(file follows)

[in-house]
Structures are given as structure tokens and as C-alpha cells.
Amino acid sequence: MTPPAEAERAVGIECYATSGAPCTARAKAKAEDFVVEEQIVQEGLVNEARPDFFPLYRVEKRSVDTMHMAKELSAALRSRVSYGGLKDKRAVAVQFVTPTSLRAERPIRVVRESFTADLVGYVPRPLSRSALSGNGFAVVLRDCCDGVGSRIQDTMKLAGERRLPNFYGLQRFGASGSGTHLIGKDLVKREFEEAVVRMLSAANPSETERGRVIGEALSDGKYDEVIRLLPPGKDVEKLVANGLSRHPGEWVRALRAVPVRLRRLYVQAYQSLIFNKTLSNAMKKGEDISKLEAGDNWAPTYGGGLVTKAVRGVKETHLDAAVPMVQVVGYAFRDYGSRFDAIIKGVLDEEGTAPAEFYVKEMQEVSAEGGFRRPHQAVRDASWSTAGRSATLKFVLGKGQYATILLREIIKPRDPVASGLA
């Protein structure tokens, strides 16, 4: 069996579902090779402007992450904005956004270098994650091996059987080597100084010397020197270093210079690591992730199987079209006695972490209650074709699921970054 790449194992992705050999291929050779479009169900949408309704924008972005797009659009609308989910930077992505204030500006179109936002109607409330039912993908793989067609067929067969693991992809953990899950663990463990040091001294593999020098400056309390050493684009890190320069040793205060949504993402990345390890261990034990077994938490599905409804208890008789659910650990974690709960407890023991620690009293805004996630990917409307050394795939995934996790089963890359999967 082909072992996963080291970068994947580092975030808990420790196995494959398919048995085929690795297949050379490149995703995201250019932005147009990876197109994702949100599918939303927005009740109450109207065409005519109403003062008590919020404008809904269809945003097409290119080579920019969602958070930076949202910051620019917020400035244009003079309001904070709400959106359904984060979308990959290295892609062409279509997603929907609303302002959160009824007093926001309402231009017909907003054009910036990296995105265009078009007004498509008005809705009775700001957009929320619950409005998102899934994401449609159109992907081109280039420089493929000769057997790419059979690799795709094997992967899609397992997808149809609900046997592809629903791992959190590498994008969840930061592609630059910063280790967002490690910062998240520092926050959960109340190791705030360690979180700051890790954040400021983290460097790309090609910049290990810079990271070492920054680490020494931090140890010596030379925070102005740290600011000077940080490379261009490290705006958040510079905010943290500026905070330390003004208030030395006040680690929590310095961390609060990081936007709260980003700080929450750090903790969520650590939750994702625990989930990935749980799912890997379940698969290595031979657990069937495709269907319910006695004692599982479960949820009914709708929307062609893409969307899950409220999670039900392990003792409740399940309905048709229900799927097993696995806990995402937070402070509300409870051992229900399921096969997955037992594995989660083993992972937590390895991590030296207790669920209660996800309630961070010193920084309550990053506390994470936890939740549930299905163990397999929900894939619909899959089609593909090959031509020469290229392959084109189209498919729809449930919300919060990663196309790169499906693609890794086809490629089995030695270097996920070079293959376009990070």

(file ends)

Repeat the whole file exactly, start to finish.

[in-house]
Structures are given as structure tokens and as C-alpha cells.
Amino acid sequence: MTPPAEAERAVGIECYATSGAPCTARAKAKAEDFVVEEQIVQEGLVNEARPDFFPLYRVEKRSVDTMHMAKELSAALRSRVSYGGLKDKRAVAVQFVTPTSLRAERPIRVVRESFTADLVGYVPRPLSRSALSGNGFAVVLRDCCDGVGSRIQDTMKLAGERRLPNFYGLQRFGASGSGTHLIGKDLVKREFEEAVVRMLSAANPSETERGRVIGEALSDGKYDEVIRLLPPGKDVEKLVANGLSRHPGEWVRALRAVPVRLRRLYVQAYQSLIFNKTLSNAMKKGEDISKLEAGDNWAPTYGGGLVTKAVRGVKETHLDAAVPMVQVVGYAFRDYGSRFDAIIKGVLDEEGTAPAEFYVKEMQEVSAEGGFRRPHQAVRDASWSTAGRSATLKFVLGKGQYATILLREIIKPRDPVASGLA
């Protein structure tokens, strides 16, 4: 069996579902090779402007992450904005956004270098994650091996059987080597100084010397020197270093210079690591992730199987079209006695972490209650074709699921970054 790449194992992705050999291929050779479009169900949408309704924008972005797009659009609308989910930077992505204030500006179109936002109607409330039912993908793989067609067929067969693991992809953990899950663990463990040091001294593999020098400056309390050493684009890190320069040793205060949504993402990345390890261990034990077994938490599905409804208890008789659910650990974690709960407890023991620690009293805004996630990917409307050394795939995934996790089963890359999967 082909072992996963080291970068994947580092975030808990420790196995494959398919048995085929690795297949050379490149995703995201250019932005147009990876197109994702949100599918939303927005009740109450109207065409005519109403003062008590919020404008809904269809945003097409290119080579920019969602958070930076949202910051620019917020400035244009003079309001904070709400959106359904984060979308990959290295892609062409279509997603929907609303302002959160009824007093926001309402231009017909907003054009910036990296995105265009078009007004498509008005809705009775700001957009929320619950409005998102899934994401449609159109992907081109280039420089493929000769057997790419059979690799795709094997992967899609397992997808149809609900046997592809629903791992959190590498994008969840930061592609630059910063280790967002490690910062998240520092926050959960109340190791705030360690979180700051890790954040400021983290460097790309090609910049290990810079990271070492920054680490020494931090140890010596030379925070102005740290600011000077940080490379261009490290705006958040510079905010943290500026905070330390003004208030030395006040680690929590310095961390609060990081936007709260980003700080929450750090903790969520650590939750994702625990989930990935749980799912890997379940698969290595031979657990069937495709269907319910006695004692599982479960949820009914709708929307062609893409969307899950409220999670039900392990003792409740399940309905048709229900799927097993696995806990995402937070402070509300409870051992229900399921096969997955037992594995989660083993992972937590390895991590030296207790669920209660996800309630961070010193920084309550990053506390994470936890939740549930299905163990397999929900894939619909899959089609593909090959031509020469290229392959084109189209498919729809449930919300919060990663196309790169499906693609890794086809490629089995030695270097996920070079293959376009990070």